{[ promptMessage ]}

Bookmark it

{[ promptMessage ]}

patino_chm2046_chapter17

# patino_chm2046_chapter17 - Chapter 17 Free Energy and...

This preview shows pages 1–9. Sign up to view the full content.

Chapter 17 Free Energy and Thermodynamics

This preview has intentionally blurred sections. Sign up to view the full version.

View Full Document
Goals Entropy (S, S) and spontaneity Free energy; G, G o G, K, product- or reactant-favored Review : H (Enthalpy) and the 1st Law of Thermodynamics Chemical Equilibria (ch. 14, etc)
3 First Law of Thermodynamics First Law of Thermodynamics: Energy cannot be created or destroyed the total energy of the universe cannot change it can be transfered from one place to another E universe = 0 = E system + ∆ Ε surroundings system surroundings = everything else (the transfer of energy from one to the other does not change the energy of the universe)

This preview has intentionally blurred sections. Sign up to view the full version.

View Full Document
4 First Law of Thermodynamics For an exothermic reaction, heat from the system goes into the surroundings two ways energy can be “lost” from a system, converted to heat, q used to do work, w Energy conservation requires that the energy change in the system = heat exchanged + work done on the system . E = q + w ( E = internal energy change) E = H – P V ( at const. P , q p = H, enthalpy change) S tate functions (H, P, V). q and w are not. internal energy change ( E ) independent of how done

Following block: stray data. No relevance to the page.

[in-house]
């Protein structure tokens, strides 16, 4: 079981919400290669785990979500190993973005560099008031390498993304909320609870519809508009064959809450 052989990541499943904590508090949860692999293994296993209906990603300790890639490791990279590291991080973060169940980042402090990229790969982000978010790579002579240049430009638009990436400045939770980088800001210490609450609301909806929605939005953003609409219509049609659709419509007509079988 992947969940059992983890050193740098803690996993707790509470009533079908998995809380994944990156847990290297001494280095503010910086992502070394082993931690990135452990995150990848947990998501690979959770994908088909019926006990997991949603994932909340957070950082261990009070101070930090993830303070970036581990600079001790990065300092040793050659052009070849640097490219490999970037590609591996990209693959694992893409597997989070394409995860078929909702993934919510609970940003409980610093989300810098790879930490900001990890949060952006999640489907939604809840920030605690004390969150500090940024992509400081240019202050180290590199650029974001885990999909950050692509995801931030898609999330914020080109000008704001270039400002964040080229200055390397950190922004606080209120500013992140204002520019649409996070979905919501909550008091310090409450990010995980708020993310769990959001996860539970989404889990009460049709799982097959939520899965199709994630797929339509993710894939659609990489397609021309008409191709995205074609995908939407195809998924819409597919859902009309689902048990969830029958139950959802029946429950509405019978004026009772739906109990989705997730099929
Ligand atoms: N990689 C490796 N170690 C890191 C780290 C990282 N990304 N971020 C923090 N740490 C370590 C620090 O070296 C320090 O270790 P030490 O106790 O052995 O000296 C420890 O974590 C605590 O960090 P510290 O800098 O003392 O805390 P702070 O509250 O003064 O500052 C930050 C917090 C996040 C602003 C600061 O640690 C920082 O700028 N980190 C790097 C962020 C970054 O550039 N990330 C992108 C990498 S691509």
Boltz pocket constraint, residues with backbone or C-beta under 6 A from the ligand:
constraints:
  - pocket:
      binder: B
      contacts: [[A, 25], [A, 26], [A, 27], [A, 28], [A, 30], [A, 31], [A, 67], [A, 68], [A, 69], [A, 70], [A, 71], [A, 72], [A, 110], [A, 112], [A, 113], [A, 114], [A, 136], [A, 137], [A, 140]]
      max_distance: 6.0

5 Enthalpy, H related to (includes) the internal energy H generally kJ/mol stronger bonds = more stable molecules if products more stable than reactants, energy released; exothermic H = negative if reactants more stable than products, energy absorbed; endothermic H = positive The enthalpy is favorable for exothermic reactions and unfavorable for endothermic reactions. Hess’ Law: H ° rxn = Σ ( H f ° prod ) - Σ ( H f ° react )

This preview has intentionally blurred sections. Sign up to view the full version.

View Full Document
6 Thermodynamics and Spontaneity thermodynamics predicts whether a process will proceed (occur) under the given conditions spontaneous process nonspontaneous process does not occur under specific conditions. spontaneity is determined by comparing the free energy (G) of the system before the reaction with the free energy of the system after reaction. if the system after reaction has less free energy than before the reaction, the reaction is thermodynamically favorable. spontaneity fast or slow (rate); this is kinetics
7 Spontaneous Nonspontaneous ice melts @ 25 o C water freezes @ 25 o C 2Na(s) + 2H 2 O(l) H 2 (g) + 2NaOH(aq) H 2 (g) + 2NaOH(aq) 2Na(s) + 2H 2 O(l) ball rolls downhill ball rolls uphill water freezes @ -10 o C ice melts @ -10 o C

This preview has intentionally blurred sections. Sign up to view the full version.

View Full Document
Diamond → Graphite Graphite is thermodynamically more stable than diamond, so the conversion of diamond into graphite is spontaneous – but it’s kinetically too slow (inert) it will never happen in many, many generations. kinetics
This is the end of the preview. Sign up to access the rest of the document.

{[ snackBarMessage ]}

### Page1 / 58

patino_chm2046_chapter17 - Chapter 17 Free Energy and...

This preview shows document pages 1 - 9. Sign up to view the full document.

View Full Document
Ask a homework question - tutors are online